Ronald J. Pestritto, "America Transformed: The Rise and Legacy of American Progressivism" (Encounter Books, 2021)
Manage episode 305030224 series 2421430
What’s a “progressive?” We hear constantly about the rift in the Democratic Party between its “progressive” wing and its “moderate” one. But what exactly was “Progressivism?” And why do we hear the word “progressive” but not much about “Progressivism?”
The answer may lie in the fact that modern day progressive Democrats or those who ally with them (such as Bernie Sanders) don’t want to dwell on the fact that much of their political program descends from political leaders they now disown (such as Woodrow Wilson) or who were, at various times, Republicans (like Theodore Roosevelt).
Additionally, progressives are probably not eager to be so openly opposed to the basic principles promulgated in the Declaration of Independence and embodied in the U.S. Constitution as their political and intellectual forebears were because that might hurt their poll numbers among average Americans.
Moreover, the progressives really do not need to embrace the idea of the rule of the elites and the need for an administrative state and to fight for those things because that is the world we live in thanks to the Progressive thinkers and leaders profiled in the 2021 book America Transformed: The Rise and Legacy of American Progressivism by Ronald J. Pestritto.
The book is must reading for everyone who wants to understand why unelected people such as the personnel of federal agencies, city managers, federal judges at many levels and so forth wield so much power and are so unanswerable to the bulk of the population.
Pestritto reveals the dual legacy of Progressivism. To wit, via illuminating and meticulous examination of the writings and speeches of well-known figures such as Wilson and Roosevelt and lesser known but influential thinkers such as the theorists and academics Richard Ely, Frank Goodnow and James Landis, Pestritto documents how the Progressives disempowered average Americans even as those figures harped on the theme of accountability in government and dismissed the safeguards for individual liberty that the Constitution provides.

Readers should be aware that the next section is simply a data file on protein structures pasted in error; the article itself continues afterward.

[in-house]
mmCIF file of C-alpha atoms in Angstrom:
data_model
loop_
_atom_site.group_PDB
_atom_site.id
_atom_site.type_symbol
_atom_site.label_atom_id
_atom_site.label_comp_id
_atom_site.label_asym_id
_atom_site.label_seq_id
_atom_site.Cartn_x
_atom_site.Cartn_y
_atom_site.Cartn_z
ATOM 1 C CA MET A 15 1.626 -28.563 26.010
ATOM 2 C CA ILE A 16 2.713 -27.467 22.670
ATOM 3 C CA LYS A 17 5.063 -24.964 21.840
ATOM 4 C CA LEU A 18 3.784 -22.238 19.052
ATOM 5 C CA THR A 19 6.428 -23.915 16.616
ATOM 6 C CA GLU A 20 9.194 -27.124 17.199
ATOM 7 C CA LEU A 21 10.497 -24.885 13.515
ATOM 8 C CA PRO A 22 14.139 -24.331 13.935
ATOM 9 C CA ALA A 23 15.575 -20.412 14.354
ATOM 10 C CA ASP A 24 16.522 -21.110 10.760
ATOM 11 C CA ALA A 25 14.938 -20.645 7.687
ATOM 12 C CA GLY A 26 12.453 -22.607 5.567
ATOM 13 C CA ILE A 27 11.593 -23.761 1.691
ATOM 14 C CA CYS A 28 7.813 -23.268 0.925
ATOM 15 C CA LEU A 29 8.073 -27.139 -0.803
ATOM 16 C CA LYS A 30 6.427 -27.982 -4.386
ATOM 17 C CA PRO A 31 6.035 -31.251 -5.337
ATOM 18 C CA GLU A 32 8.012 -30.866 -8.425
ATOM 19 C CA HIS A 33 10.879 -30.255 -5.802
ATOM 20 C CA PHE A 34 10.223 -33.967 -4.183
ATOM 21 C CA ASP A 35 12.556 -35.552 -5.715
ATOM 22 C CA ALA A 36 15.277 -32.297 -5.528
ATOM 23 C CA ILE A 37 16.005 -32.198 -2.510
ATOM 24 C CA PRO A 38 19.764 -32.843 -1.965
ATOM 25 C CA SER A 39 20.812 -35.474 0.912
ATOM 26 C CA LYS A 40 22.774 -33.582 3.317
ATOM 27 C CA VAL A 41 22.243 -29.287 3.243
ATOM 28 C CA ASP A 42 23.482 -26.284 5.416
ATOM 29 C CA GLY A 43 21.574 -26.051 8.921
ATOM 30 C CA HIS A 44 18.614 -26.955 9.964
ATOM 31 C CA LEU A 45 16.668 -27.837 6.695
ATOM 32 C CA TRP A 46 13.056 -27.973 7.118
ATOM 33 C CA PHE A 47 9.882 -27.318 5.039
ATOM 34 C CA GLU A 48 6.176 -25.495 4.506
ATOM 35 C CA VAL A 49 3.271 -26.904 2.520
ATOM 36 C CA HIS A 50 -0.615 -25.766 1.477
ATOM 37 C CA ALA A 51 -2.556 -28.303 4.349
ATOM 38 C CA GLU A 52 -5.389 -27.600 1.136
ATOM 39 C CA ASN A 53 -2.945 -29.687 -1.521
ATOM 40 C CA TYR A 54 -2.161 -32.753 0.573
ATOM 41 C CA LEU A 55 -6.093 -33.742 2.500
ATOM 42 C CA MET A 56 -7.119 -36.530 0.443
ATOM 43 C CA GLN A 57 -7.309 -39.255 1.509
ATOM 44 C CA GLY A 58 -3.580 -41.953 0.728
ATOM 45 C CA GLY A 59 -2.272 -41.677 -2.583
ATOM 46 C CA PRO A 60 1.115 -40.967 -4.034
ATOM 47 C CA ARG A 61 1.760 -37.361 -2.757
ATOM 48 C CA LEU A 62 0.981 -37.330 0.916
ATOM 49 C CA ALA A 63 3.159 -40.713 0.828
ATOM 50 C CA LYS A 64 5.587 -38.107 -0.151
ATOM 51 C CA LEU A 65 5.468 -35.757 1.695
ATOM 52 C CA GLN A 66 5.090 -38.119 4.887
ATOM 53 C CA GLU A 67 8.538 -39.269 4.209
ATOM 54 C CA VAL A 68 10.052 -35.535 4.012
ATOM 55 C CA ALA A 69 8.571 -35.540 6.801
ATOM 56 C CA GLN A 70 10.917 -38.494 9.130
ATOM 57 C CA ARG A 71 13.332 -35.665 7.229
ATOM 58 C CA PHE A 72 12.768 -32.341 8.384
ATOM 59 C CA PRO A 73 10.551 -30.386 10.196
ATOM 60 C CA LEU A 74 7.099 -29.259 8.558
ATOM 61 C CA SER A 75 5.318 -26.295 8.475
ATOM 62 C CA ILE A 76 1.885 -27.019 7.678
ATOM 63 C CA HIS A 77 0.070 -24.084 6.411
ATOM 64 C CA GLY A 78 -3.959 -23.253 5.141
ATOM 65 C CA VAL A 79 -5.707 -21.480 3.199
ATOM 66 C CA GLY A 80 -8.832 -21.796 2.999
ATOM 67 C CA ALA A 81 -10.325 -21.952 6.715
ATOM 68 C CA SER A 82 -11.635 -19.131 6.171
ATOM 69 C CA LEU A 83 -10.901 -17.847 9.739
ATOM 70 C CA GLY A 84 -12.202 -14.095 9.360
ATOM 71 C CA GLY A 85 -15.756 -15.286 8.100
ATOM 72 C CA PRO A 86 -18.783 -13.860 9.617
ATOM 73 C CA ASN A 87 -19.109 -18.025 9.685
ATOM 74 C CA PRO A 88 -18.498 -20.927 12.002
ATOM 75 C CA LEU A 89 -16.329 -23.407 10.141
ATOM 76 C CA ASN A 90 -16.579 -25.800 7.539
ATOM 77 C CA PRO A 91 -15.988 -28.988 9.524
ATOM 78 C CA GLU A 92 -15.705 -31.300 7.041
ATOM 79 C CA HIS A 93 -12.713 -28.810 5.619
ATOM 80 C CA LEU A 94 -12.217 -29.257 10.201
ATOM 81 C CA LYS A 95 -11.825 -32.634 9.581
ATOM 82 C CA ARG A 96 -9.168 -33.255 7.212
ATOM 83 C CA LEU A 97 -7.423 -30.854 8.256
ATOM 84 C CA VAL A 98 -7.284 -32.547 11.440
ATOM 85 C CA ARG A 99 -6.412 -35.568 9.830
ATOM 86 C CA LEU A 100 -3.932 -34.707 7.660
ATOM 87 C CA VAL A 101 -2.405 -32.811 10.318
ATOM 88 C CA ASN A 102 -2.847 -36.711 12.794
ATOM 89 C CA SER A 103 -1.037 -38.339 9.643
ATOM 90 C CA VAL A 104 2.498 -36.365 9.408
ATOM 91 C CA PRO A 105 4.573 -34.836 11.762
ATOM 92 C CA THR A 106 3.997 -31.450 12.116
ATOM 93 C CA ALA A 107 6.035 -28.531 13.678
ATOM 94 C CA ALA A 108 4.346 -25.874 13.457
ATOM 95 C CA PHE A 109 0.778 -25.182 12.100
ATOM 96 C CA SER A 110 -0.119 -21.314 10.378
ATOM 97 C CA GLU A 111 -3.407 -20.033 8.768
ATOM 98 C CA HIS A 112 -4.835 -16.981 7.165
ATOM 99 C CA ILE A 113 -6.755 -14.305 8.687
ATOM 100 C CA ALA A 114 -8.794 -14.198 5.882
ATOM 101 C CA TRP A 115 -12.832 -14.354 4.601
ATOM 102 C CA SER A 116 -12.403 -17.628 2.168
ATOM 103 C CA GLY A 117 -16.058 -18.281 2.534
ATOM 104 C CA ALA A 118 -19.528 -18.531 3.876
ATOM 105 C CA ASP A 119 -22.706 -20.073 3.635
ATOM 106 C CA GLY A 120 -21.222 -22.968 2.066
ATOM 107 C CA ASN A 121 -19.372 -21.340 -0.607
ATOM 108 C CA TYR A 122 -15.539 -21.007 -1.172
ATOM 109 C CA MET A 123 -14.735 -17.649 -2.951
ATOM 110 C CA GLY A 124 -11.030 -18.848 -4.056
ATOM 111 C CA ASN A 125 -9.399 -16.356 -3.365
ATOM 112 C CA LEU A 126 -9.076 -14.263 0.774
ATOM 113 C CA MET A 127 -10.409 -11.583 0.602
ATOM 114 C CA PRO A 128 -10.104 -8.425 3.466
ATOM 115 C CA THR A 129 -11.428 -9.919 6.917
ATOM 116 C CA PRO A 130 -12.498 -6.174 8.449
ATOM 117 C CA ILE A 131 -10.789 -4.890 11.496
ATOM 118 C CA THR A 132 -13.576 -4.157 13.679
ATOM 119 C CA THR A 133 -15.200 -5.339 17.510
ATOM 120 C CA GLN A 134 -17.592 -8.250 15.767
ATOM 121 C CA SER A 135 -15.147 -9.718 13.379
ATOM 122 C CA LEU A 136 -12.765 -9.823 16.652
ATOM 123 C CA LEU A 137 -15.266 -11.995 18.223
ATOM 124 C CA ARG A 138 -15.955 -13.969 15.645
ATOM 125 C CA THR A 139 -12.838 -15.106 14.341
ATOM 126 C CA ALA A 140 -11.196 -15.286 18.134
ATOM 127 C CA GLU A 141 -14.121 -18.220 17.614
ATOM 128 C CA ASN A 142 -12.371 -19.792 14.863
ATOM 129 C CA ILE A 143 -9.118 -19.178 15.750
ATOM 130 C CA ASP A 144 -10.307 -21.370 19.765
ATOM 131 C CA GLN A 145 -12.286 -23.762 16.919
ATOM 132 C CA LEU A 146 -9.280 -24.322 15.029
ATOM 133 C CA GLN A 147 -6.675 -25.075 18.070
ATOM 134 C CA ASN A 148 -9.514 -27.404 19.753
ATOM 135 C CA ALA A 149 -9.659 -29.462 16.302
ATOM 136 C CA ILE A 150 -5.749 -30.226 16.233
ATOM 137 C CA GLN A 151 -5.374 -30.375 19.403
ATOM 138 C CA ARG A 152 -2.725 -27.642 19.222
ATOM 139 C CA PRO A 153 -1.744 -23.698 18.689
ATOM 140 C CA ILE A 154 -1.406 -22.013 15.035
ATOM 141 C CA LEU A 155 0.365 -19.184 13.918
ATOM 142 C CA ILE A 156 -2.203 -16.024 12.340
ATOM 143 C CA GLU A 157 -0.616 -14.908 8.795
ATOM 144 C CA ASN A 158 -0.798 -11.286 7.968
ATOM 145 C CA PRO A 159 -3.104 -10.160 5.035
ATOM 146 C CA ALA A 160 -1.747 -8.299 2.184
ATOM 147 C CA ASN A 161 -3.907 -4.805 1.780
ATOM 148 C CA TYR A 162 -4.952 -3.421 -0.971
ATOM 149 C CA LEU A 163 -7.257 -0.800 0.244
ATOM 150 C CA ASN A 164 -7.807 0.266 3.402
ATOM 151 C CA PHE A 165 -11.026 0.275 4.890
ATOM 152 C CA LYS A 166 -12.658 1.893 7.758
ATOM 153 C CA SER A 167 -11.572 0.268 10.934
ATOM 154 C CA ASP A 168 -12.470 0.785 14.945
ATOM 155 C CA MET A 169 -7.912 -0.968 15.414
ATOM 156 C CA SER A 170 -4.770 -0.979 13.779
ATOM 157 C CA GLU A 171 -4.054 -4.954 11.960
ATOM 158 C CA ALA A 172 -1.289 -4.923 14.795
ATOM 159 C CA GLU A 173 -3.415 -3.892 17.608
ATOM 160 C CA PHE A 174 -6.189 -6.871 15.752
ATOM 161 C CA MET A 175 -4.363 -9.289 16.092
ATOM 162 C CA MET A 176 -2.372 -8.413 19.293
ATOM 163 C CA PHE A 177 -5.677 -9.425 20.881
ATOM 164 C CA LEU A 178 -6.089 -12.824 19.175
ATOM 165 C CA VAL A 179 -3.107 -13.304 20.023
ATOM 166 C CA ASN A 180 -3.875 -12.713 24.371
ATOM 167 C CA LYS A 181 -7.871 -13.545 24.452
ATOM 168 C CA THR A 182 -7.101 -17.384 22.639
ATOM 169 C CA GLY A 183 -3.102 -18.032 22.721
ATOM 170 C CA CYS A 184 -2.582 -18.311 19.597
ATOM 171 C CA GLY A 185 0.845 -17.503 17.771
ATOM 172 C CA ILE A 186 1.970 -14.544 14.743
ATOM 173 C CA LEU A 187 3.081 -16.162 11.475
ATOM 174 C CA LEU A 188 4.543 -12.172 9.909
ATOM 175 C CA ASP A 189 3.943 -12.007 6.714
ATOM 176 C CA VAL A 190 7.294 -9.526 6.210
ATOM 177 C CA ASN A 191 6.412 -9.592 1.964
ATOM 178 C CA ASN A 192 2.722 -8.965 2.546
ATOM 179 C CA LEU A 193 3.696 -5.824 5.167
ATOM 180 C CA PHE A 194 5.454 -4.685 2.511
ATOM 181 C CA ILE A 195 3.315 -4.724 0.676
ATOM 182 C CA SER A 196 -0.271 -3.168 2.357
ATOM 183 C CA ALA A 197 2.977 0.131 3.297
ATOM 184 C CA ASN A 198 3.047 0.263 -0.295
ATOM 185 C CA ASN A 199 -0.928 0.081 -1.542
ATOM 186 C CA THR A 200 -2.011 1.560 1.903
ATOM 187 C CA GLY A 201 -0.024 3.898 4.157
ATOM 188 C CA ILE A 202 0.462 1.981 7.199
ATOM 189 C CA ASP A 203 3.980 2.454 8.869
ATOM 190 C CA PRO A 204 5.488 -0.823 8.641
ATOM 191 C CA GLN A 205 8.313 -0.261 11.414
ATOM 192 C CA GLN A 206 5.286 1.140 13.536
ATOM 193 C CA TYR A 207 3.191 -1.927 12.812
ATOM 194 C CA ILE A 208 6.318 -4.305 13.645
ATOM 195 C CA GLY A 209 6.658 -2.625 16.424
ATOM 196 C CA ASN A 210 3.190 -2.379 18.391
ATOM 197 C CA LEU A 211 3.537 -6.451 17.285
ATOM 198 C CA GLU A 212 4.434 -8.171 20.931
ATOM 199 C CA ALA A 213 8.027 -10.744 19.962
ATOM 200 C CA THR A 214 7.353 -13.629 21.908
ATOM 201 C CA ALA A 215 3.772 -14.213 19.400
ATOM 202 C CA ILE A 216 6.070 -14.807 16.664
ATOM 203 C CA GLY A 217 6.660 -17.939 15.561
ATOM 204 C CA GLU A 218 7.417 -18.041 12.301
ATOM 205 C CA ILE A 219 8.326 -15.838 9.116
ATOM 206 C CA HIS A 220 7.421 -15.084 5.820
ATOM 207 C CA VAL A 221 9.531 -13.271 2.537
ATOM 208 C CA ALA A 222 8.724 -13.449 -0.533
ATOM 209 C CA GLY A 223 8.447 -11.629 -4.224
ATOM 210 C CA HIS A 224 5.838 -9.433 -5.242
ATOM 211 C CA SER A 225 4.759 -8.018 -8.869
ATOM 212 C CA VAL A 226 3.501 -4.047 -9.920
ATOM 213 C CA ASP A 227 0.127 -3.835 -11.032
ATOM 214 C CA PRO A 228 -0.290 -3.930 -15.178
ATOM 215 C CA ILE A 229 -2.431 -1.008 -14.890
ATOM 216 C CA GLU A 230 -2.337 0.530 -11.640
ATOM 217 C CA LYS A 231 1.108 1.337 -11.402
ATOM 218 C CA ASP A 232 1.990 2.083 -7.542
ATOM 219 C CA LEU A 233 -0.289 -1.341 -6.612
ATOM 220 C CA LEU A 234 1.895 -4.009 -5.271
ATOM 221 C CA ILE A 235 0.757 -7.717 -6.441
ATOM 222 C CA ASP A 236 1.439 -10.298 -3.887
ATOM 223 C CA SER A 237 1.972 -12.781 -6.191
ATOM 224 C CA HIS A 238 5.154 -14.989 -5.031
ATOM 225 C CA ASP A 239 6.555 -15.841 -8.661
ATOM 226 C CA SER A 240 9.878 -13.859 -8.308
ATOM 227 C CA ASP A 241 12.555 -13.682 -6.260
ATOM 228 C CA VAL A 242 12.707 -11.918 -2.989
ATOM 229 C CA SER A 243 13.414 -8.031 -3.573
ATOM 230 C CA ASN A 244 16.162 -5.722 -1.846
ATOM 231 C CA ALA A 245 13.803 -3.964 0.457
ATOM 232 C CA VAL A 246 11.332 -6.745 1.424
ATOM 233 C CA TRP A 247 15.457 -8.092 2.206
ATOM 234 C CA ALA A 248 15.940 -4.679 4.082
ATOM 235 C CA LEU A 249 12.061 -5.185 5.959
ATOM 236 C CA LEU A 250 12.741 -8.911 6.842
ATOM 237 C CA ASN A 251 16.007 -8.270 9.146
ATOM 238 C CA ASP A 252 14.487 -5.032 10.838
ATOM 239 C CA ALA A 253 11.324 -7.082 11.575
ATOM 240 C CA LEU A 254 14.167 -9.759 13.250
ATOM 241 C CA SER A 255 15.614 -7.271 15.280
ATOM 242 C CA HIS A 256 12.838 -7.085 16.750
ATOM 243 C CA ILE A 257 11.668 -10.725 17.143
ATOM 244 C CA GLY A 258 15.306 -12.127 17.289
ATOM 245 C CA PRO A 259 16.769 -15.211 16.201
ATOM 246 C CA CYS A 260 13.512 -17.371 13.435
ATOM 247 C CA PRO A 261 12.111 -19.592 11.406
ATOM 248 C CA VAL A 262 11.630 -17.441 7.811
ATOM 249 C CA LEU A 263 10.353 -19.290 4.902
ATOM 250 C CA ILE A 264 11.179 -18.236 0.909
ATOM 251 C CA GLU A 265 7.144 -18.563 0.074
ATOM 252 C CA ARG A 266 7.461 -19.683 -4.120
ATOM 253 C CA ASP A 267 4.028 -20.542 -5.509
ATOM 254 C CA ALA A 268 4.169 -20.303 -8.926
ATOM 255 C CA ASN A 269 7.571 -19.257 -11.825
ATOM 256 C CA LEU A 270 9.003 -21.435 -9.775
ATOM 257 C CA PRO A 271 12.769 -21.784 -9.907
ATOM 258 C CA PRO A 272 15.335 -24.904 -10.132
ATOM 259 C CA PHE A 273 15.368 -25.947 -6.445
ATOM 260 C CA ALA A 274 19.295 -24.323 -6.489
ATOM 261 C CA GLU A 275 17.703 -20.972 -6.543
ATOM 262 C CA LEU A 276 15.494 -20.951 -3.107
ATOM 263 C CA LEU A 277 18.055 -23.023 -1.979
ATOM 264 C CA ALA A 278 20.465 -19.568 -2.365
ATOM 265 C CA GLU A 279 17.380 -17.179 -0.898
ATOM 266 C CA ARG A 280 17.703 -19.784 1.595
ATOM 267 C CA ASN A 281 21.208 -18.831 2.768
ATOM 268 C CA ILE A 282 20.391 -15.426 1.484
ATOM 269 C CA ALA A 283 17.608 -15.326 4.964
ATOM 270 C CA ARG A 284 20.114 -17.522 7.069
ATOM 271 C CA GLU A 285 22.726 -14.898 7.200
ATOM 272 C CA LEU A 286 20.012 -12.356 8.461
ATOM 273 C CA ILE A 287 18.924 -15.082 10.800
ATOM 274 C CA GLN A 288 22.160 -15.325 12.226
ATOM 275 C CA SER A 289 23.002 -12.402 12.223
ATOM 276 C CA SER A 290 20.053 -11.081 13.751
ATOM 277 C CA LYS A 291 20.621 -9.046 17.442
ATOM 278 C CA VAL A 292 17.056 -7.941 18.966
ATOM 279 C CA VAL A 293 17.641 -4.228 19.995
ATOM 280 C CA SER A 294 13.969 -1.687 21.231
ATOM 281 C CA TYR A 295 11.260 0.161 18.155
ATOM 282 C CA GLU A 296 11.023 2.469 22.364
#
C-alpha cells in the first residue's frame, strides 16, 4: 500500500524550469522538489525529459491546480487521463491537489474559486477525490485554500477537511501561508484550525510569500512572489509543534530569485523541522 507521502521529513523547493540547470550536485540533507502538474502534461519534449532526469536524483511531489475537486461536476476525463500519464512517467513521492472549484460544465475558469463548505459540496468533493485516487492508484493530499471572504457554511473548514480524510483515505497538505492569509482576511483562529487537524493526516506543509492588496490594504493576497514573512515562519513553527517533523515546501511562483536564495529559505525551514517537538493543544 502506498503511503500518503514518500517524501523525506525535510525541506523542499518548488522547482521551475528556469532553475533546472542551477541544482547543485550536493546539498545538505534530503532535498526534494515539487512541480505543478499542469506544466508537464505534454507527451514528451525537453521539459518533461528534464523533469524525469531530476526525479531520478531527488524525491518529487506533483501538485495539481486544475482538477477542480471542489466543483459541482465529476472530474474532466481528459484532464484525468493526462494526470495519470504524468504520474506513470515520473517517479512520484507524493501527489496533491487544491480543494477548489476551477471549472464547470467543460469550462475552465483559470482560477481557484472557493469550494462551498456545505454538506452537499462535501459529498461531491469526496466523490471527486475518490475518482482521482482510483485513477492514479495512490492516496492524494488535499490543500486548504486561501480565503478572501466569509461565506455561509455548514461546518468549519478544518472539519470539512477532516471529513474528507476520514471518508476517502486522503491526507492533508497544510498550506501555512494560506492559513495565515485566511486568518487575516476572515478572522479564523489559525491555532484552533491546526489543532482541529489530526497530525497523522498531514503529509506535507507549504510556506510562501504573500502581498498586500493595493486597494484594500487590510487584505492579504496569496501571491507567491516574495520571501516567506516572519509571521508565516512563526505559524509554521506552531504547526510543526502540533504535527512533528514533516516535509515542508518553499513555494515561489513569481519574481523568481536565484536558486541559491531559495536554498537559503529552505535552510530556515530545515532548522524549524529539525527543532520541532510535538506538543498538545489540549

Pestritto traces the intellectual incoherence of much of progressive thinking and policy c. 1880-1945 and demonstrates how the conflict between the oft-stated concern of the progressive left for the common man and the reality of bureaucratization has its roots in the Progressive Era and why so many Americans are frustrated by the fact that Congress has willingly signed over to the administrative state the right to write its own rules, to determine if those rules are fair and to implement those rules and regulations.
It is not for nothing that Pestritto uses the word “transformed” given the curtailment of involvement by everyday Americans in their own governing processes that the Progressives ensured. A particular strength of his book is his exposure of the way that progressives from Wilson down to Obama and since have disingenuously claimed that Abraham Lincoln was a proto-progressive even though Lincoln was one of the most ardent, eloquent proponents of the Declaration of Independence and natural rights.
We often hear from progressives that we need to be on the “right side of history.” In this valuable book, Ronald J. Pestritto explains to us the intellectual background of such platitudes. Give a listen.
Hope J. Leman is a grants researcher.
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